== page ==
Of course, if you aren’t a car expert, which most of us aren’t, it’s worth thinking about getting a mechanic to do an inspection for you. These aren’t the cheapest and can range from around £50 to over £200, but could prove invaluable if the car has a major fault. Again, both the RAC and AA offer these inspections, but you should also be able to find a garage in your local area that does them by searching on Google.
While you’re there, ask to see the seller’s V5C certificate, also known as the logbook, which should show they are the registered keeper of the vehicle. It’s a legal requirement that all car owners have this. Compare the information on the certificate with the car itself, and if any information doesn’t match, for example, the number plate is different, it could be a sign that it’s stolen. If you think this is the case, you should try to leave as soon as possible and contact the police to report it. Another way to check that the car being sold is legitimate is by checking the car’s Vehicle Identification Number (VIN) on the logbook with the one on the car. You can usually find this at the base of the windscreen, inside the driver’s door, or under the bonnet.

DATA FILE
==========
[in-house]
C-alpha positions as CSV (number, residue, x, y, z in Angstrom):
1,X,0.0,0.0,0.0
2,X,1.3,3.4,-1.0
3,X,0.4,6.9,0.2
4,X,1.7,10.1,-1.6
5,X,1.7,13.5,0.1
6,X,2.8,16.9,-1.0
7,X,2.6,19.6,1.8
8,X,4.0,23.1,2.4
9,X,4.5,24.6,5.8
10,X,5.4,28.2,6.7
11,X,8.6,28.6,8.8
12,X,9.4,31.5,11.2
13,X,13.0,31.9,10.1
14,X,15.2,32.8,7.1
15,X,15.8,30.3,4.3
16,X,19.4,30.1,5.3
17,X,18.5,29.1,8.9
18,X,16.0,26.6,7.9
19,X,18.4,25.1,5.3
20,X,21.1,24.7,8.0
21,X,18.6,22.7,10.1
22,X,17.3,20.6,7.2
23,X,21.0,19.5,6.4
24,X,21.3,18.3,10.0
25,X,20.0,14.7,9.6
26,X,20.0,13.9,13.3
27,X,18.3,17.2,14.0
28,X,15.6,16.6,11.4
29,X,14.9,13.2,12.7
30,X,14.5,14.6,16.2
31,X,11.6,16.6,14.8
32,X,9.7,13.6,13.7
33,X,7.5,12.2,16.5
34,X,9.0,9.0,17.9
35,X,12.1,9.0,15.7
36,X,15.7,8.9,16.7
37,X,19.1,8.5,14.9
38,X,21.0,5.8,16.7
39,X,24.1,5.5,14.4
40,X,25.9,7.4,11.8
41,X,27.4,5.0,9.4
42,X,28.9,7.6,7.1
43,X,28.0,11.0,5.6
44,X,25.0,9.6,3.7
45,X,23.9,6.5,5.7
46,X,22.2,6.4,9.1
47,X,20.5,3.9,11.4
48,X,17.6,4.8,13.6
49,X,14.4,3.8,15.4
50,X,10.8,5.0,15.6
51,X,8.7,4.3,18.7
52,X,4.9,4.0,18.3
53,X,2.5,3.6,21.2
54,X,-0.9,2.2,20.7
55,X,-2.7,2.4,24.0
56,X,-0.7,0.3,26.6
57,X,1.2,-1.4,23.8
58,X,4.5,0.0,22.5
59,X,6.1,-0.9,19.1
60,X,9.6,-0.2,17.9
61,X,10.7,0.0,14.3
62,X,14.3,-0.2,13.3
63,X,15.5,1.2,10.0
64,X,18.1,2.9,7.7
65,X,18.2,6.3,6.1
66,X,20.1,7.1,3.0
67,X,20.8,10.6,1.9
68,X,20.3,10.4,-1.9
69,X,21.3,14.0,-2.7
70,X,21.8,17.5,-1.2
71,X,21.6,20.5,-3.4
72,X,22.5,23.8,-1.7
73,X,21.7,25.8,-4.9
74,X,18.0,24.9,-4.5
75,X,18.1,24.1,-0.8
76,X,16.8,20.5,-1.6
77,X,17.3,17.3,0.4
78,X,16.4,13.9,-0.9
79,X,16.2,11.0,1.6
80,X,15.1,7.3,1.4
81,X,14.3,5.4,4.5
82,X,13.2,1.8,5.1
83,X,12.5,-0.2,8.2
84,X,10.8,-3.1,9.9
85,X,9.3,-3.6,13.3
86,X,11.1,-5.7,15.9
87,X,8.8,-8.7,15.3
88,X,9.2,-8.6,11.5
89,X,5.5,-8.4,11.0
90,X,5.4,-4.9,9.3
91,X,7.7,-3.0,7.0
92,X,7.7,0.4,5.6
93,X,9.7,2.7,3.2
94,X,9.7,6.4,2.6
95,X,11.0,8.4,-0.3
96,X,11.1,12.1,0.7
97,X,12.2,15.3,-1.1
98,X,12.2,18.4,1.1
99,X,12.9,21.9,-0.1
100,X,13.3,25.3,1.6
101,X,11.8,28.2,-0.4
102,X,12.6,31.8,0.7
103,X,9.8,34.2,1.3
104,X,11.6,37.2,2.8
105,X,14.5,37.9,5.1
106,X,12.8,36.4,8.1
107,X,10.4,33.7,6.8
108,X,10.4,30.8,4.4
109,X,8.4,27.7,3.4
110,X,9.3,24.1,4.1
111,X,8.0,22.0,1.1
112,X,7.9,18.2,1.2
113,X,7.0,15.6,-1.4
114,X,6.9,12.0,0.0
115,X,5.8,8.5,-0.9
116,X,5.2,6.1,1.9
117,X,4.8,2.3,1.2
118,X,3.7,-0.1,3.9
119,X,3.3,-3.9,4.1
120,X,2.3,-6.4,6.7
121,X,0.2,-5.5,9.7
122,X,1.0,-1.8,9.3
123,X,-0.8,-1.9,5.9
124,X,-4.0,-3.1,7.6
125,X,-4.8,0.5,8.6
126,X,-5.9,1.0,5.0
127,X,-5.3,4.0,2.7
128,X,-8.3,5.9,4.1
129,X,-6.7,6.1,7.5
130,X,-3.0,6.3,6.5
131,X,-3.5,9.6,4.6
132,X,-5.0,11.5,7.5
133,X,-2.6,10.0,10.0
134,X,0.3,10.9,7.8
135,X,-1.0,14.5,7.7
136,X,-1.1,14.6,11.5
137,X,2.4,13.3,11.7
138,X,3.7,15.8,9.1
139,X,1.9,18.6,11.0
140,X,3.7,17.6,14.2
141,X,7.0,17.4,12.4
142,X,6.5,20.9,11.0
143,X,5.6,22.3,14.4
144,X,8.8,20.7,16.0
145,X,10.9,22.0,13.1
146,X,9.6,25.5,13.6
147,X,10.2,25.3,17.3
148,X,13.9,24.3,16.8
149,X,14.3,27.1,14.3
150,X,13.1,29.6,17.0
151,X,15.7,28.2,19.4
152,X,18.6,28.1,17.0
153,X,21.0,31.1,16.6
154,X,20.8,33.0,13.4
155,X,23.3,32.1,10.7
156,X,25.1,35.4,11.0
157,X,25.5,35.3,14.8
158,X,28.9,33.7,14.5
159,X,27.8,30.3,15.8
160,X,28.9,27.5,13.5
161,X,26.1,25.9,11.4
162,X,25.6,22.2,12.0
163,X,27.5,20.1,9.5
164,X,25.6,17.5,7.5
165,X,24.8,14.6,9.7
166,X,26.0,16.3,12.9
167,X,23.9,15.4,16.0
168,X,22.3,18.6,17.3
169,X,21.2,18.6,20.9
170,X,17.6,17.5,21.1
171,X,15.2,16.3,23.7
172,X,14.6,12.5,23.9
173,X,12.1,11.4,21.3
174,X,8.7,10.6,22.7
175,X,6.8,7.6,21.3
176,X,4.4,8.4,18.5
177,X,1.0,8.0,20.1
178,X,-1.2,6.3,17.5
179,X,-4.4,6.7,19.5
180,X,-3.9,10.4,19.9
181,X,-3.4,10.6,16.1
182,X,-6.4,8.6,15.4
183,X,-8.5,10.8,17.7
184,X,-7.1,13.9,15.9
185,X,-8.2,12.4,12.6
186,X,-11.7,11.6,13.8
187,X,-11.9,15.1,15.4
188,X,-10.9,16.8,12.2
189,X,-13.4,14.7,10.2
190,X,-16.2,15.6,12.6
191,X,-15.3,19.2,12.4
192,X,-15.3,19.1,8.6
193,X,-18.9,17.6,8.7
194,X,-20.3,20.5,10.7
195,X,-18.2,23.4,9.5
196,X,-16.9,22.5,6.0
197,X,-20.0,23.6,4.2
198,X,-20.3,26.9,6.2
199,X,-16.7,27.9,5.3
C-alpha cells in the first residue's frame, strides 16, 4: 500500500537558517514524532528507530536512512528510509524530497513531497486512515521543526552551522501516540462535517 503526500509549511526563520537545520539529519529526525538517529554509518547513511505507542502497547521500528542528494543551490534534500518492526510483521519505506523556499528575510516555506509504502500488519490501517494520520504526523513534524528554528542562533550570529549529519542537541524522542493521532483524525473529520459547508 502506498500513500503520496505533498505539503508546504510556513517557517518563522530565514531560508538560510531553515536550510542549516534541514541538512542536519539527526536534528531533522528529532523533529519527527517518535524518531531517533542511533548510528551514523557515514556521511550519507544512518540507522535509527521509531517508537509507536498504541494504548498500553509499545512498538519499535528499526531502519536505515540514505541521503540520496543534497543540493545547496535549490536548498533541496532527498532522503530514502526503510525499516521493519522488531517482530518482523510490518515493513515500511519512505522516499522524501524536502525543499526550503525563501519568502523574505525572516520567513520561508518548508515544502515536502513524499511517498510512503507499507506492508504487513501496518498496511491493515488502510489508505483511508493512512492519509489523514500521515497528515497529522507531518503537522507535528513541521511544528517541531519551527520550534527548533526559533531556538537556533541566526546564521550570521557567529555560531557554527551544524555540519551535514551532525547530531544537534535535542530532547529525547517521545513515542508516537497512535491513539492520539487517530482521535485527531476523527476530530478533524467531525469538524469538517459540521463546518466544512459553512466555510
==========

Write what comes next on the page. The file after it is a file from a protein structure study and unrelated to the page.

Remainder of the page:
If you’re satisfied with the paperwork and have checked the mechanics, taking the car for a test drive is a really useful way of figuring out if it’s in good shape or not, but before you do, you’ll need to make sure you are insured to drive it. Your insurance might cover you, but you’ll need to check that it does before you get behind the wheel. You might also be covered by the seller or dealership’s insurance, but whatever you do, don’t test drive the car without cover, you could end up paying for any damage and may even get points on your licence.
What documents do you need to get when buying a second-hand car?
If you’re happy to go ahead with your car purchase, then it’s time to start negotiating. The good news is that if you’ve carried out all the checks we’ve listed above, you should be in a stronger position to haggle over the car’s price. For more tips on this, have a look at our article 12 tips for buying or selling a car.
Once you’ve agreed on the price, there are a few things that you need to make sure you get from the seller: